A birth of a child, after all, is a joyous occasion. But here I am, stuck on a hospital bed and tied to a machine that measures the contractions. I am clad in the simplest of gowns – dry to the skin, like sun-dried fish, and lightest blue of the sky. My beloved’s family – the whole lot of them – insisted on a hospital birth. I wanted to be surrounded by sun-dappled water and plants. To compromise, the midwives carried in pots of ferns, I suspect, from the hospital garden. One of the midwives keeps a tub of water warmed up in the toilet, just in case.
Perhaps I should blame my weakness for rice paddy snails. Oh those plump tasty morsels with glossy black shells my sisters use for jewellery. I was out harvesting and my mouth was watering in anticipation of the feast … when I saw the bluest pair of eyes, like clear water reflecting the sky. They were watching me as if I were a creature rising from the mud. Along with the blue eyes came the palest of skin and dark moss-like hair on the head, cropped close to the skull. It was how I met my beloved.
Of course, my grandmother raised her voice. “A người phương tây ! Oh no!” Grandaunt, her closest sister, retorted: “Don’t you go controlling her life!” They ended in a shouting match. They always quarrel, my grandmother and Grandaunt. They are the closest of sisters, but their teeth are often very sharp and very lethal. Tết is sometimes a difficult festival when they are both around. Mother simply held my hands and said, “Go with my blessings.”
They will not fly in metal tin cans and they will not be at the birth. My beloved is rushing down, according to Senior Midwife Mickey. Don’t worry.
We were wedded just six months, with a lot of camera flashes, laughter and beautiful clothes. I replaced my tail with legs, so that I won’t scare them. At the party, there were women kissing women and men kissing men. My beloved kissed me on the lips, a strange tradition. I would rather touch her nose and speak her name. “Love needs no justification,” I told my beloved with no uncertain terms. But người phương tây are strange. But we are probably stranger. We are river people and the government has just recently recognized us as a legal entity with full rights as an ethnic group. We even have our own identification cards and passports.
“Ethnic group? Ethnic group?!” Grandmother would say all the time, wringing her hands. Grandaunt would shake her head: “At least, we are not classified as fish!”
A few weeks after we were wedded, I felt the faintest stirrings in my stomach, like tiny fry fluttering away. I told my beloved straightaway that my family is descended from the female line, and there is no male line. I had to put it very lightly and my người phương tây words are not that good. Or that I cannot simply translate nuances into foreign words. Things are lost, misunderstood and gradually ignored by them. I did try to read a lot and study their language. My beloved calls it ESL or something. I wonder if we are still strangers. My beloved tries very hard to bridge that gap, that hole. She wants to wear a tail, a fake fish tail, so that she could be with me in the water. I have no heart to tell her, my beloved, that there is a big difference between a river person and a person wearing a costume tail. If I am as sanguine and kind-hearted as Mother.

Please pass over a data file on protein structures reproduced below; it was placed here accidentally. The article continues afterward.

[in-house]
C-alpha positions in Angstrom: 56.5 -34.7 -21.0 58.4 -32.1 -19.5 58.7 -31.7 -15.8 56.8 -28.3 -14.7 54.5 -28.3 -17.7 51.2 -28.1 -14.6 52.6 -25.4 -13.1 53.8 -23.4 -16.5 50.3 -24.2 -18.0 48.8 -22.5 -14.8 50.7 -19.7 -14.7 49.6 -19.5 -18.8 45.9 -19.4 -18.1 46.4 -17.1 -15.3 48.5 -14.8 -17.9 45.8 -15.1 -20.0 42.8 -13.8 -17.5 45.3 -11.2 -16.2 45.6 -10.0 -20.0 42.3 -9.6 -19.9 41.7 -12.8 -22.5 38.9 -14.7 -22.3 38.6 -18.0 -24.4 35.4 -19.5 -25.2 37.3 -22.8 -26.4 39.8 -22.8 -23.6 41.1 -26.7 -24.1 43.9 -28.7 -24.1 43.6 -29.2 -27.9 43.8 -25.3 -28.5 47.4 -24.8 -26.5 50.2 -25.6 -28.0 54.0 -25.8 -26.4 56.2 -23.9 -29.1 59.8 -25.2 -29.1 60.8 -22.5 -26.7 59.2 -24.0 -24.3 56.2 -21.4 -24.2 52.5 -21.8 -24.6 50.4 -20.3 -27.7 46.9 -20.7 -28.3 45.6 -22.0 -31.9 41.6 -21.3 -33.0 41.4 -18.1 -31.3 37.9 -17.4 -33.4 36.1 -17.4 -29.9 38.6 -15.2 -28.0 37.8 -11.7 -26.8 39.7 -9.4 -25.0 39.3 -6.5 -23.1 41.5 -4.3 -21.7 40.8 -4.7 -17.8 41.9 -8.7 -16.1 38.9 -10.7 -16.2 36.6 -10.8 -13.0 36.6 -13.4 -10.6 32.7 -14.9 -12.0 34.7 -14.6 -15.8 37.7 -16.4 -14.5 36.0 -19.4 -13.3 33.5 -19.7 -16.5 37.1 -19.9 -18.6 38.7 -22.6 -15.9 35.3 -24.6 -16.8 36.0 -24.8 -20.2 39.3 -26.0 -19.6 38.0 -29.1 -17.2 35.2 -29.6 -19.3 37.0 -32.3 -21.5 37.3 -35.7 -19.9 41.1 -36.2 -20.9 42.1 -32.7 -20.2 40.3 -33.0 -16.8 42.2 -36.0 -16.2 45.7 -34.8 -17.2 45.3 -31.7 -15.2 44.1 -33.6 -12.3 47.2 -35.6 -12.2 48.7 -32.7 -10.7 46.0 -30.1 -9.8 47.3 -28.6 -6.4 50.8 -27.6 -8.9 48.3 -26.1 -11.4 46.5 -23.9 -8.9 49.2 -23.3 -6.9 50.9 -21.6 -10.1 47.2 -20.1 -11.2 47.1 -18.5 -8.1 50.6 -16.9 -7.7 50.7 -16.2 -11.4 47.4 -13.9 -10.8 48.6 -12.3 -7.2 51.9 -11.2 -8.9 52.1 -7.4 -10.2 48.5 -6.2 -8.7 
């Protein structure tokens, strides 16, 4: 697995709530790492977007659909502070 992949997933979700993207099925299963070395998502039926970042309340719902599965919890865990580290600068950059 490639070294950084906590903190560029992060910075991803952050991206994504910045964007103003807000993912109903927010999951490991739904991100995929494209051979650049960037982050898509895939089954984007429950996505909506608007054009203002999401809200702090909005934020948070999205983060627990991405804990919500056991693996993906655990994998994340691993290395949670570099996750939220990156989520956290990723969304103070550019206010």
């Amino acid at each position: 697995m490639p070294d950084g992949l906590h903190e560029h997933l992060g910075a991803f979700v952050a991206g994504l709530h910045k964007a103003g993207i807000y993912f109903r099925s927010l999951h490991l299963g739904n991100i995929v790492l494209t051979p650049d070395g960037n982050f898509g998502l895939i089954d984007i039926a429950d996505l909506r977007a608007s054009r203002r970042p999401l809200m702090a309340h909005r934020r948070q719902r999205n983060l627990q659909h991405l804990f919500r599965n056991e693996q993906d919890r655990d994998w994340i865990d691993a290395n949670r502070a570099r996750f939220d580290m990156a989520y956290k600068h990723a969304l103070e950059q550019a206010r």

I had just become pregnant and it would be a daughter.
I longed for home, for the river that was my playground for many years. I make do with a swimming pool. The chemicals make my skin itch and my scales flake. Why must water feel and taste wrong? The first time I swam, the neighbors’ children peered over the wooden fences, two boys about six and nine. I was nude. I mean, I am always nude. That is my natural state. Clothes are itchy and troublesome. I bared my sharp teeth at them and they never peek at me again. And the seasons. Hot, cold, very cold. I can never get used to the weather. I miss the rice paddy fields and the warm sap-filled breeze. There are no tasty snails. There is nothing that reminds me of home.
A sharp pain lances through my body and the machine beeps loudly. I hear the lup-lup-lup of my child’s heartbeat, so strong like fish tails. This one will be a fighter, a biter. Midwife Mickey strides in, purposefully. I wince and try to say something, but another sharp pain – like the fishermen’s nets that cut our bodies – pierces upwards. I double over and tears run down my cheeks. My stomach is clenching and unclenching. Someone is squeezing me from inside with a giant fist.
“That’s a strong contraction,” Mickey’s accent is like mine. She is con người. A human. Her name tag reads “Mickey Nguyen.” Mickey is how the người phương tây pronounces her real name.
She is also a migrant. Like me.
“Of course, it is!” I snap furiously. Mickey places a surprisingly gentle hand on my arm.
“Don’t worry. We will get through this.” Her voice is soft, kindly.
I want to cry.
My beloved takes an opportunity to make an appearance. She has rushed down from her bar. She has her Grateful Dead t-shirt and a pair of black jeans.
“Take me to the water now!” I scream. Bị rất đau! I hurt so much!
Without hesitation, my beloved scoops me up and brings me to the tub, Mickey following behind us. I slip into the warm water – so so comforting nước – and this time, the tail, my true self, returns. Mickey’s eyes widen. Then she swings into action and helps me through the contractions.
A burst of pain and I howl so loudly the room vibrates. Immediately, my body relaxes and I sink into the warm bloody water. I barely notice Mickey reaching in and pulling out something with her gloved hands.
I hear a baby’s cry and I lift my tired head up. A baby, still wet with water and blood, with a silver scaled tail like a river carp, is in Mickey’s hands. The cord gleams like water.
“It’s a …” Mickey says and I interrupt her.
“It’s our child,” I reply firmly and my beloved is crying. Then all of us are crying.